sudo /opt/local/apache2/bin/apachectl -k restart # restart Apache
sudo port load apache2 # load Apache
sudo port unload apache2 # unload Apache

We’ll see for Apache configuration later in this article.


PHP can be installed like this:

sudo port install php5 +apache2
sudo port install php5-mysql


Here the command to install MySQL Server:

sudo port install mysql5-server

As it’s ready we set up DB:

sudo -u mysql mysql_install_db5
sudo chown -R mysql:mysql /opt/local/var/db/mysql5/
sudo chown -R mysql:mysql /opt/local/var/run/mysql5/
sudo chown -R mysql:mysql /opt/local/var/log/mysql5/

Let’s now load MySQL:

sudo port load mysql5-server

Assign the password for root user:

$ mysqladmin5 -uroot password your-password

At this point we can check if the MySQL really works. We enter the server:

$ mysql5 -uroot -pyour-password

If there are no errors, we see MySQL welcome message. To leave MySQL CLI we type:

mysql> exit;

Apache Configuration

To register PHP module we run following commands:

cd /opt/local/apache2/modules
sudo /opt/local/apache2/bin/apxs -a -e -n "php5"

Now we add to the DirectoryIndex Apache configuration file (/opt/local/apache2/conf/httpd.conf) index.php:

<IfModule dir_module>     
   DirectoryIndex index.php index.html 

At the end of httpd.conf we add AddType configuration:

# Include PHP configurations
Include conf/extra/mod_php.conf

PHP Configuration

First, we make php configuration file by copying default one:

$ cd /opt/local/etc/php5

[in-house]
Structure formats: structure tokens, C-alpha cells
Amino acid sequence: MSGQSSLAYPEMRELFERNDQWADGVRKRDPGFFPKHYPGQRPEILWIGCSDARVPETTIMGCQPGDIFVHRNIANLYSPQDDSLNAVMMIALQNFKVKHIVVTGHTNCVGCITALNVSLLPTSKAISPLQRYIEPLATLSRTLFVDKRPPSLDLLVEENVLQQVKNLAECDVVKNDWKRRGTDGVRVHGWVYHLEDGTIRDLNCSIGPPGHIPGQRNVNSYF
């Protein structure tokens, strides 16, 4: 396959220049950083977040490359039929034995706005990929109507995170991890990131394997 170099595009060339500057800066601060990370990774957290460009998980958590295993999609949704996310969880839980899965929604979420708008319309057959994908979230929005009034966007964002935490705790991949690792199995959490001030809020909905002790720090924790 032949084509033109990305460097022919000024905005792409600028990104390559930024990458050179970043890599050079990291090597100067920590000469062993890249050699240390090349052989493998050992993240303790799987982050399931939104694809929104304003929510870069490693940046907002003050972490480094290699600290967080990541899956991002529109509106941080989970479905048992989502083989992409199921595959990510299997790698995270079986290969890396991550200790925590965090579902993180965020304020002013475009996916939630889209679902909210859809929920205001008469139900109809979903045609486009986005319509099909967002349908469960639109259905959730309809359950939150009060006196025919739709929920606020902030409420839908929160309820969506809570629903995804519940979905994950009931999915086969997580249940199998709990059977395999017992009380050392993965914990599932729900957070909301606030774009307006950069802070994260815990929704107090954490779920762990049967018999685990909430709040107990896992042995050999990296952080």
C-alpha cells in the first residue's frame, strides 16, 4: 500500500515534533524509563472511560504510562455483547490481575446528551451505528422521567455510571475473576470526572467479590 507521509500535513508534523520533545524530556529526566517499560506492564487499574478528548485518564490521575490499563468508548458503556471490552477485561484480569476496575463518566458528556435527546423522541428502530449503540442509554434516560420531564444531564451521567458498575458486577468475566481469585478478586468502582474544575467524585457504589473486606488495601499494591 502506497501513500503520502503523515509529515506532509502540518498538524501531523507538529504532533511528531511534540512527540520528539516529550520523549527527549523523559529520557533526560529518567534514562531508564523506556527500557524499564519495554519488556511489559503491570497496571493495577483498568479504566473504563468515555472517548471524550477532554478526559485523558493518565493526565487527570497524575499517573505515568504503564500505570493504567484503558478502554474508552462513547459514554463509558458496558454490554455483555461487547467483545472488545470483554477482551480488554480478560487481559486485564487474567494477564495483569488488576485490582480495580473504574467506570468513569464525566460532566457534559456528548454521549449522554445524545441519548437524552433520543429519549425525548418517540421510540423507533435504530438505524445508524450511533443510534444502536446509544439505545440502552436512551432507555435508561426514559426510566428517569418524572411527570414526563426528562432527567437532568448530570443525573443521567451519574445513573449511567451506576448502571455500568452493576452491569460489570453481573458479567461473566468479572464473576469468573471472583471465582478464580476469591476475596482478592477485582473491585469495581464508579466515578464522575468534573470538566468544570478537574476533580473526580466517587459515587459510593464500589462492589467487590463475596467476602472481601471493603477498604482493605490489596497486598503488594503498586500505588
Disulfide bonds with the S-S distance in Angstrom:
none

$ sudo cp php.ini-development php.ini

In the file php.ini we edit following lines:

date.timezone = Europe/Berlin 
pdo_mysql.default_socket = /tmp/mysqld.sock
mysql.default_socket = /tmp/mysqld.sock
mysqli.default_socket = /tmp/mysqld.sock

Additional PHP modules

We can see what modules available on ports like that:

sudo port search <port-name>

Here the commands to install some useful modules:

# MCrypt
sudo port install php5-mcrypt
# ImageMagick library and imagick module:
sudo port install ImageMagick
sudo port install php5-imagick
# GD library
sudo port install php5-gd
sudo port install php5-apc
sudo port install php5-soap
sudo port install php5-xdebug

Switching to a new PHP version

First let’s install PHP and extensions for the version (e.g. 5.4)

sudo port install php54 php54-apache2handler
cd /opt/local/apache2/modules
sudo /opt/local/apache2/bin/apxs -a -e -n php5
// install extensions, e.g.
sudo port install php5-xhprof

Remove from /opt/local/apache2/conf/httpd.conf the old Apache handler - mod_php5 and we can switch

sudo port select php php54

Installation of PEAR

Automated host configuration

Rob Allen has been quite comprehensive in his post Automatic Apache vhosts. If briefly, we just add at the bottom of /opt/local/apache2/conf/httpd.conf the following code:

<Virtualhost *:80>
    VirtualDocumentRoot "/Users/yourname/Sites/dev/%1/wwwroot"
    ServerAlias *.dev
    UseCanonicalName Off
    LogFormat "%V %h %l %u %t \"%r\" %s %b" vcommon
    ErrorLog "/Users/yourname/Sites/dev/vhosts-error_log"
    <Directory "/Users/yourname Sites/dev/*">
        Options Indexes FollowSymLinks MultiViews
        AllowOverride All
        Order allow,deny
        Allow from all

This way we map any folder of /Users/yourname/Sites/dev to the host Public files exposed by the host are located in wwwroot subfolder.

For the local DNS server we can user dnsmasq.

sudo port install dnsmasq

Next, we edit /opt/local/etc/dnsmasq.conf file and added the following lines to the bottom:


Now we enter OS X System Preferences -> Network -> {Wifi or Ethernet} -> Advanced… -> DNS and click on button at the bottom of the left hand panel and add to the list of DNS servers. Drag at the top of the list.


Installing LESS

npm install -g less

When I decided I need Jekyll to compile my Markdown (kramdown) sources into fancy HTML, it took me for a while to get it on MacOS

sudo gem update --system
sudo port install apple-gcc42
sudo ln -s /usr/local/bin/gcc-4.2 /usr/bin/gcc-4.2
gem install --source jekyll